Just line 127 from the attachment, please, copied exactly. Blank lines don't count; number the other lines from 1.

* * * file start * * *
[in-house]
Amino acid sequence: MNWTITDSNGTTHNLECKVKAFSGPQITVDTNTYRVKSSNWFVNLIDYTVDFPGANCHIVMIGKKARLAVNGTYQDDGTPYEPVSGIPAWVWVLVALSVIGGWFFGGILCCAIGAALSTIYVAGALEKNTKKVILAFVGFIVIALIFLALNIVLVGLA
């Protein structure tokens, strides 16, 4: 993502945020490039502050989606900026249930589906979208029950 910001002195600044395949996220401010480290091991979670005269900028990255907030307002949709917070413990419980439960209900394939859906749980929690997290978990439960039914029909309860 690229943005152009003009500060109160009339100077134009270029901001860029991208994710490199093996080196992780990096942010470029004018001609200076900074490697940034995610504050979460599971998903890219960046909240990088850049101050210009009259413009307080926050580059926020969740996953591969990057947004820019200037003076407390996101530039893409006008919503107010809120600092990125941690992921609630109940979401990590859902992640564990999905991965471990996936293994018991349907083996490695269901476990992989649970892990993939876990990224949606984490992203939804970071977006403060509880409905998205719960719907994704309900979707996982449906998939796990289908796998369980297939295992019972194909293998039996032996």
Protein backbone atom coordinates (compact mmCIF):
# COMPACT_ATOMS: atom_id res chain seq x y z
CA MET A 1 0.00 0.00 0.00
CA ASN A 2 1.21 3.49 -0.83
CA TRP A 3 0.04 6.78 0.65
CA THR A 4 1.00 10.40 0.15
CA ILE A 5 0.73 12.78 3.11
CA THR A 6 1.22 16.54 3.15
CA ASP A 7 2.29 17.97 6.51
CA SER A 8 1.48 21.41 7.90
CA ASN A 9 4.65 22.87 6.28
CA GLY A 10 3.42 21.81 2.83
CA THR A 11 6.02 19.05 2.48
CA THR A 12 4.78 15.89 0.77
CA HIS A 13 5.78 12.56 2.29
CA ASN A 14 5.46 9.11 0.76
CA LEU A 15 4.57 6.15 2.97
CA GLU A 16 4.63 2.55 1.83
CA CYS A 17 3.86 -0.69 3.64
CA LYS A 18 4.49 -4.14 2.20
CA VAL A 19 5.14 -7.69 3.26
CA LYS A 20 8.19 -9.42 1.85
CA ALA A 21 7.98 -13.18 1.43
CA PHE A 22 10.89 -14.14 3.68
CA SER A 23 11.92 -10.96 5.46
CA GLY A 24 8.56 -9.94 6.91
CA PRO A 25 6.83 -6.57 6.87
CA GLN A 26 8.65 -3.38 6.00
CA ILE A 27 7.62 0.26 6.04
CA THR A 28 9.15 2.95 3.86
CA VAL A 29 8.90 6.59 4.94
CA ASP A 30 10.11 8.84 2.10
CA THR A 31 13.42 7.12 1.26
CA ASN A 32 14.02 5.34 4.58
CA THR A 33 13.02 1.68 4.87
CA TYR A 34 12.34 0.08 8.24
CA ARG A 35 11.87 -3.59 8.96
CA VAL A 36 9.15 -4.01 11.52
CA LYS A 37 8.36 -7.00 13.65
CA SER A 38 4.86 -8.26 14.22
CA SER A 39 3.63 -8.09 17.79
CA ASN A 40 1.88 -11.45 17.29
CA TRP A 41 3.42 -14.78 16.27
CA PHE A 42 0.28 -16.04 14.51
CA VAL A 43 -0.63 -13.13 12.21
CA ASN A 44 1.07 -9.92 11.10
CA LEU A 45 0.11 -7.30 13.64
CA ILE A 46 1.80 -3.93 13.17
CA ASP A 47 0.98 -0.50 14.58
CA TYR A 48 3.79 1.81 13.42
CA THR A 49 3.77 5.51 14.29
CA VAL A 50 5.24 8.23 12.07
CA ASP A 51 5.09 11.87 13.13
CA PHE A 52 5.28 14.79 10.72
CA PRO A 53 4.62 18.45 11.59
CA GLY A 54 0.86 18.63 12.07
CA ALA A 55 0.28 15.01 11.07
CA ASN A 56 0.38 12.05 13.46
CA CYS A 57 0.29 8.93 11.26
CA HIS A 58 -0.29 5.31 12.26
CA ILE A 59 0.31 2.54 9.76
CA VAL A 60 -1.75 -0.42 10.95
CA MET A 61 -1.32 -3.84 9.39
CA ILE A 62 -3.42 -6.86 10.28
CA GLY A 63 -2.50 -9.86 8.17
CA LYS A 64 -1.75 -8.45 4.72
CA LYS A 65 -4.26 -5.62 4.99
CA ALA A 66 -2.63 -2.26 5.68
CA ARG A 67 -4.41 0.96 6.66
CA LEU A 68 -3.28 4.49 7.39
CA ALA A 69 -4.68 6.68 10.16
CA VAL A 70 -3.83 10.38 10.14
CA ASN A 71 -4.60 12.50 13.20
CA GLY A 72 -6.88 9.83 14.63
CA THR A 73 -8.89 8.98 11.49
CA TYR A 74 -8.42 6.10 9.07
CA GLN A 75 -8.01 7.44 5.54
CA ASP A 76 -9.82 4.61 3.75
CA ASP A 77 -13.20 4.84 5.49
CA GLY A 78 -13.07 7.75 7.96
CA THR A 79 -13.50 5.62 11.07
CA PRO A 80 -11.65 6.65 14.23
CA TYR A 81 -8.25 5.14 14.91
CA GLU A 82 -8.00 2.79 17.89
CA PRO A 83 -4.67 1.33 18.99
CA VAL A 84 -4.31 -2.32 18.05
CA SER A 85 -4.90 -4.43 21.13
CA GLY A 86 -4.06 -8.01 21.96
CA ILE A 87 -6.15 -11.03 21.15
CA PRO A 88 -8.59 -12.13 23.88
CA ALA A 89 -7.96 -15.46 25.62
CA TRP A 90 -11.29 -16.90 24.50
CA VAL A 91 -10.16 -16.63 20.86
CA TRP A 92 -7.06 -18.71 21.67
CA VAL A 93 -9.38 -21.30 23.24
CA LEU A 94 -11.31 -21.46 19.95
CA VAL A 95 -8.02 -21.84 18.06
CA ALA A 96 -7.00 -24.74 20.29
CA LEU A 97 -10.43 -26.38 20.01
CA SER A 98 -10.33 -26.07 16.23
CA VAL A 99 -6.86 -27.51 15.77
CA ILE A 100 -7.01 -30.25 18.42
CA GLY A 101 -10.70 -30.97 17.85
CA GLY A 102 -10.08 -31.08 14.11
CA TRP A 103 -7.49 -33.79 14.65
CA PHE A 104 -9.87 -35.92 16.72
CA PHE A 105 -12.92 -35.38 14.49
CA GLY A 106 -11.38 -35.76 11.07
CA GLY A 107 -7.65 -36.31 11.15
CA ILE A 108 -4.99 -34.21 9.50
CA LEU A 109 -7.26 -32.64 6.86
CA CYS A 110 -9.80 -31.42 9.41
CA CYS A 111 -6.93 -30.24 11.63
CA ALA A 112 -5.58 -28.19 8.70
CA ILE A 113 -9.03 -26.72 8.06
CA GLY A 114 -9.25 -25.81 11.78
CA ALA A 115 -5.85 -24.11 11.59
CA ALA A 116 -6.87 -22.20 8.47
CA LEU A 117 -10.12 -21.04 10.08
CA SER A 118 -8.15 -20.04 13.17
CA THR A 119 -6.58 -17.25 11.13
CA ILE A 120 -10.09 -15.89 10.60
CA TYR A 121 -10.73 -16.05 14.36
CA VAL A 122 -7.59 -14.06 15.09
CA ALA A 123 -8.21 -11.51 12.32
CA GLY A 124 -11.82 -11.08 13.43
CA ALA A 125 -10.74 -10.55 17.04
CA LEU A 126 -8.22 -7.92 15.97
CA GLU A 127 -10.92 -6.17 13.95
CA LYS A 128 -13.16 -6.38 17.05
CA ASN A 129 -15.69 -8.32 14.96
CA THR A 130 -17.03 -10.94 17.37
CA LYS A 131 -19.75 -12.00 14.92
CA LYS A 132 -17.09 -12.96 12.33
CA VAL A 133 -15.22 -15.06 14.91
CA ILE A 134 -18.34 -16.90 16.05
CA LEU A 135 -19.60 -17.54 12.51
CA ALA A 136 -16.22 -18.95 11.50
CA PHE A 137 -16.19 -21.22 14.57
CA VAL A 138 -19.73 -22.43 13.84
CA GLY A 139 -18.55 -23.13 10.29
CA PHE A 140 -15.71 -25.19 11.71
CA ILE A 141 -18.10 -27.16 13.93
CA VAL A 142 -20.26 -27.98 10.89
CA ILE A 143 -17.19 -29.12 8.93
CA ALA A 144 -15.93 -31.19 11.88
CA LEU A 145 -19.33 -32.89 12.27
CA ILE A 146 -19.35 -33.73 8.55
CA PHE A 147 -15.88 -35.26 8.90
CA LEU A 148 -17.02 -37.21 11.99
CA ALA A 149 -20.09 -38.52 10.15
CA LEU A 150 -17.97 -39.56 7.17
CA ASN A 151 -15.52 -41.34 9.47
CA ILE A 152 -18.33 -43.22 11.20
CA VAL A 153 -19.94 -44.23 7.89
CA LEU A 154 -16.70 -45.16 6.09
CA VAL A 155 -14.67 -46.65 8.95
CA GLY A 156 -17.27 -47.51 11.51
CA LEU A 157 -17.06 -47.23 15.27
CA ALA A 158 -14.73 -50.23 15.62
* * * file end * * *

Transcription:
CA VAL A 122 -7.59 -14.06 15.09